Wednesday, June 17, 2020
When I walked my daughter to her kindergarten class as she attended school for the first time she held my hand tight. Although she was very excited and outwardly expressed that she was ready to gain her independence, I could feel the clammy coldness moister on her palms as she masked the fear of the unknown.
It was the same fear my son had the first time I took him Trick-or-Treating on a dark Halloween night. As we walked around the block in his favorite superhero costume, we came upon a house that was extremely decorated embracing the full spirit of the night. It had realistic graveyards, strobe lights, bloodcurdling sounds and the most horrifying creatures standing guard of the loot ready to be handed out to brave little soles. My son looked up at me and said, “Daddy, I don’t want to go to that house!” Of course, that house was ours. He had never seen the front of it in the dark on Halloween night. He was afraid of the unknown.
We all have experienced the fear of the unknown. Usually, our fears derived from the first time we experienced something. Whether it was school, riding a bike, swimming, college, job, date or even our first kiss; the fear of the unknown increased our heartbeat, produced beaded droplets on our upper lip and sometimes buckled our knees. A choice was presented as we could go forward and gain experience or avoid the discomfort and pause the anxiety for the time being. Of course, if you think back to all of the first, without facing our fears, we would not have gained the rewards that awaited on the other side of the proverbial door of the unknown.
Today, your potential customers are facing the same types of fears. Some are still worried about a seasonal virus. Others are scared that people who look or think different actually hate each other. Much of these fears exist because of the media and politicians using fear to sensationalize stories, but perception becomes reality and the fear exist thus altering their buying habits. Businesses are facing fear as well. Finances are being scrutinized as the unemployment rate has risen to unprecedented numbers. Global trade wars and oil production perpetuate the fear while analysts try to prognosticate the unknown.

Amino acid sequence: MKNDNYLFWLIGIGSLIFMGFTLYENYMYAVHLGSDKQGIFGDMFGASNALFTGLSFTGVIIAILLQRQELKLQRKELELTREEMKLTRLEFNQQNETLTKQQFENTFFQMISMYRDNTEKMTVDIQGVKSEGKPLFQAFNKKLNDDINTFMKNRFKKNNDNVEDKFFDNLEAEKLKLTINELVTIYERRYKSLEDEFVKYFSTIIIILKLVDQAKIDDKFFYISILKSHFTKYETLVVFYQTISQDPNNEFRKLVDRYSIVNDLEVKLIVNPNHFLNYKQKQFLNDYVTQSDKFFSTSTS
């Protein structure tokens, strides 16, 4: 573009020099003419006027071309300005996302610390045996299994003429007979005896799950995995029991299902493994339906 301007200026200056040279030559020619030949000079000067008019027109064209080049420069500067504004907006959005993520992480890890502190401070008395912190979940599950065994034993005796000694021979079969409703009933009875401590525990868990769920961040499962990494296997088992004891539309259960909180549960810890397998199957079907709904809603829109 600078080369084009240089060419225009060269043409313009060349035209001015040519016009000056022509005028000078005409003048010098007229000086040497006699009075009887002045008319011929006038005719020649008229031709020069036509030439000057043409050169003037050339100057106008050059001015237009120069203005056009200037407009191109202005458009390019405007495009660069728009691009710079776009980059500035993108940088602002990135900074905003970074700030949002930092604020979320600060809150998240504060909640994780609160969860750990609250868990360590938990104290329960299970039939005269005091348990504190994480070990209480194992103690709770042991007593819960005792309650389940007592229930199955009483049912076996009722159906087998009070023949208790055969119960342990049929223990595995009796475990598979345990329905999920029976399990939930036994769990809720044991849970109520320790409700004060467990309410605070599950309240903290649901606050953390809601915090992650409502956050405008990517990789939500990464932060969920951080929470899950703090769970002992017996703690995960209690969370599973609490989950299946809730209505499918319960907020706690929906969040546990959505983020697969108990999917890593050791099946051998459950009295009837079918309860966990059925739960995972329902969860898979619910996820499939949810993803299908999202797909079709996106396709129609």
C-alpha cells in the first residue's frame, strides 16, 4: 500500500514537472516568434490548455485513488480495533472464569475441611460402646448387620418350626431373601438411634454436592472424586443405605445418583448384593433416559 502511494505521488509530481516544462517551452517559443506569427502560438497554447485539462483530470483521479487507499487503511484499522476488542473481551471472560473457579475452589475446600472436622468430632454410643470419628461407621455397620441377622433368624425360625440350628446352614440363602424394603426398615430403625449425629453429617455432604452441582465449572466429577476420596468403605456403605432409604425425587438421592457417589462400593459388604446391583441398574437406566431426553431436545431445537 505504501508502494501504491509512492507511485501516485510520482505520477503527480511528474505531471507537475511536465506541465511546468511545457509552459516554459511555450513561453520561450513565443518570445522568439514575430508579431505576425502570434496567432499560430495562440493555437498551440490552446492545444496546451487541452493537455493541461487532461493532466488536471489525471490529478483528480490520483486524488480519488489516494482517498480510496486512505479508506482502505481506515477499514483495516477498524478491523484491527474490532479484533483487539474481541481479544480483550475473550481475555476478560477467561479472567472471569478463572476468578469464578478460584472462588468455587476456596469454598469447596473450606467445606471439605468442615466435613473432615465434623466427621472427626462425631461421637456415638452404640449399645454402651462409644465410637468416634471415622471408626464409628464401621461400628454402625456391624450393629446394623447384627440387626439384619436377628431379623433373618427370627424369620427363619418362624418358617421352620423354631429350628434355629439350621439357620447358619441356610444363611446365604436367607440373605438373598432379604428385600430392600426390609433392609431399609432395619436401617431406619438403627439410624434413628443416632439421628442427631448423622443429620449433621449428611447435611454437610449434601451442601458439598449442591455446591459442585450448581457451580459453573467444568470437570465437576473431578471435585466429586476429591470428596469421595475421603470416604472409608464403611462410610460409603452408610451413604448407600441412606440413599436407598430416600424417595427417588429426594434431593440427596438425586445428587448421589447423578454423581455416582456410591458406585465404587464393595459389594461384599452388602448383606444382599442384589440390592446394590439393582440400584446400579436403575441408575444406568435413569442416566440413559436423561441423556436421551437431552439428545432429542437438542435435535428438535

Knowing and understanding that fear is an emotion that is induced by a perception of what could or might happen can help business owners help ease their potential customers concerns. There are a few things a business can do to create an inviting environment to gain a larger market share.
Great Product or Service. This is quite obvious to many, but we have to mention it. If your product or service lacks in areas, your competition will fill the void and take away your potential customers. Customer service should be its own mentioned item; however, we will state that people want to feel appreciated for spending their discretionary income with you. Therefore, let your customers know that you value them.
Safety. Whether you agree with the reports or not, the majority of the public is more knowledgeable about the spread of a virus even if it is much like the common flu. Therefore, look into investing into PPE products to give an impression that you care about the safety of your employees as well as your potential customers. Something as simple as making hand sanitizer available can go a long way.
Communication. Today, people have a plethora of information at their fingertips. They are spending more time looking at social media than ever before. Sites like Facebook, Twitter and YouTube have billions of users who are averaging as much as 8 hours a day on these media platforms. It only makes sense that if your potential customers are spending half of their waking hours scrolling through content; you should focus your marketing and advertising resources communicating with them. With the advancement of technology, you have the ability to provide a consistent message easing your customers concerns allowing them to research making the decision to conduct business with your company. You should have a strategy that is easy to implement as well as consistent earning your potential customers trust thus limiting the fear of the unknown.
Business is no different than life and with social media your entire operation is online for the world to see. As business around the United States are dealing with the fallout from the coronavirus outbreak and stories of racial inequality; now is the time to get back to the basics. Many of the lessons our kids, you and me have learned through the years are applicable today.
DeliveryMaxx is a small business that takes pride in helping other small businesses succeed in an increasingly digital world. That was our mission prior to the outbreak and news stories of racial inequality and continues to be our goal today. If you need help navigating a transition to becoming more active on social media, building an e-commerce website, or post-sale communication with your clients we are here to help. Our clients experience positive Online Reputation, stronger SEO, concise content management, increase in social media engagement and advertisement and higher customer retention. See how we have helped clients in multiple industries across the country such as Automotive Dealerships, Real-Estate Brokers & Agents, Churches, Service Industry, Sports Teams, Non-Profit Organizations and more as we utilize our Patent-Pending Program to develop a digital strategy that will meet the needs of sales, service and messaging to your audience. www.deliverymaxx.com or give us a call at 888-936-6299 today or watch the DeliveryMaxx Introduction Video!